Page:The Bostonians (London & New York, Macmillan & Co., 1886).djvu/195

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XXI.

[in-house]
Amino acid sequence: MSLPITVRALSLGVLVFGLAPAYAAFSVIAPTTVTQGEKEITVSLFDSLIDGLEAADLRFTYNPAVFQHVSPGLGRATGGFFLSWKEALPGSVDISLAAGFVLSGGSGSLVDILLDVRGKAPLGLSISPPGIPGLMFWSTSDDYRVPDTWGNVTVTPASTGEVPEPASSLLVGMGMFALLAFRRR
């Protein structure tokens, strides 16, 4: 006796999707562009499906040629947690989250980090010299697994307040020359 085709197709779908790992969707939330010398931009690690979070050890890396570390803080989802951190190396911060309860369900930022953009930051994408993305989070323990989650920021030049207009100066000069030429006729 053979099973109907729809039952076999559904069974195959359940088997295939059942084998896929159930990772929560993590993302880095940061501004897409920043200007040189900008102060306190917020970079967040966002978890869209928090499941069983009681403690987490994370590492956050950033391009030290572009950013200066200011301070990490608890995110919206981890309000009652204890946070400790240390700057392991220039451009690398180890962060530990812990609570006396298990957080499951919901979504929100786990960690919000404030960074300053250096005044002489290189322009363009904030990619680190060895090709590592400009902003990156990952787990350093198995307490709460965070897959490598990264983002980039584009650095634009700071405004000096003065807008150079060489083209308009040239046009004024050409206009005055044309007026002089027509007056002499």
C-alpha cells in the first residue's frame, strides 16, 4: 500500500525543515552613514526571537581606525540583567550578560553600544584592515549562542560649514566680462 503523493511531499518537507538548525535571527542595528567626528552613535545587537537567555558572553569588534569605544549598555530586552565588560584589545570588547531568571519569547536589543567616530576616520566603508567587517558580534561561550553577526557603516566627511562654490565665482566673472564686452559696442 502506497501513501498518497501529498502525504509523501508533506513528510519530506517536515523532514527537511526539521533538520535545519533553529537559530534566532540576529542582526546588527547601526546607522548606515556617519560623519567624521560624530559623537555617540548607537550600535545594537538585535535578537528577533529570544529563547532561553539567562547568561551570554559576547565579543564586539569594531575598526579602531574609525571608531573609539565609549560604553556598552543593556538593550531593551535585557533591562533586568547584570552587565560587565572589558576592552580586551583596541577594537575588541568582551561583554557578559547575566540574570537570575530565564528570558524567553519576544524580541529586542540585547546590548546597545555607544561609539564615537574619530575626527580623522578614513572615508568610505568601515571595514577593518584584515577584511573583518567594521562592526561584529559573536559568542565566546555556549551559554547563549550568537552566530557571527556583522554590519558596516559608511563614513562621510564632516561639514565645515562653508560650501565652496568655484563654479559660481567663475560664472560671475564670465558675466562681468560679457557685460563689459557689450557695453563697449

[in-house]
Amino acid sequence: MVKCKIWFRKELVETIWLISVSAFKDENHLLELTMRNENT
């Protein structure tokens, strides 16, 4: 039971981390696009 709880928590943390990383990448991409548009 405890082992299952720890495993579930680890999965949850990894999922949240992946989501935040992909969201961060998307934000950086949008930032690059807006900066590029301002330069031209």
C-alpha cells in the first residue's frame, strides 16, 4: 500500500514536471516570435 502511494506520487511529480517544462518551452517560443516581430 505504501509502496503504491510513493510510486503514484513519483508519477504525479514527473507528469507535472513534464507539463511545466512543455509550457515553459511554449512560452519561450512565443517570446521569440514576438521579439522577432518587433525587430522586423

Basil Ransom lived in New York, rather far to the eastward, and in the upper reaches of the town; he occupied two small shabby rooms in a somewhat decayed mansion which stood next to the corner of the Second Avenue. The corner itself was formed by a considerable grocer's shop, the near neighbourhood of which was fatal to any pretensions Ransom and his fellow-lodgers might have had in regard to gentility of situation. The house had a red, rusty face, and faded green shutters, of which the slats were limp and at variance with each other. In one of the lower windows was suspended a fly-blown card, with the words 'Table Board' affixed in letters cut (not very neatly) out of coloured paper, of graduated tints, and surrounded with a small band of stamped gilt. The two sides of the shop were protected by an immense pent-house shed, which projected over a greasy pavement and was supported by wooden posts fixed in the curbstone. Beneath it, on the dislocated flags, barrels and baskets were freely and picturesquely grouped; an open cellarway yawned beneath the feet of those who might pause to gaze too fondly on the savoury wares displayed in the window; a strong odour of smoked fish, combined with a fragrance of molasses, hung about the spot; the pavement, toward the gutters, was fringed with dirty panniers, heaped with potatoes, carrots, and onions; and a smart, bright waggon, with the horse detached from the shafts, drawn up on the edge of the abominable road (it contained holes and ruts a foot deep, and immemorial accumulations of stagnant mud), imparted an idle, rural, pastoral air to a scene otherwise perhaps expressive of a rank civilisation. The establishment was of the kind known to New Yorkers as a Dutch grocery; and red-faced,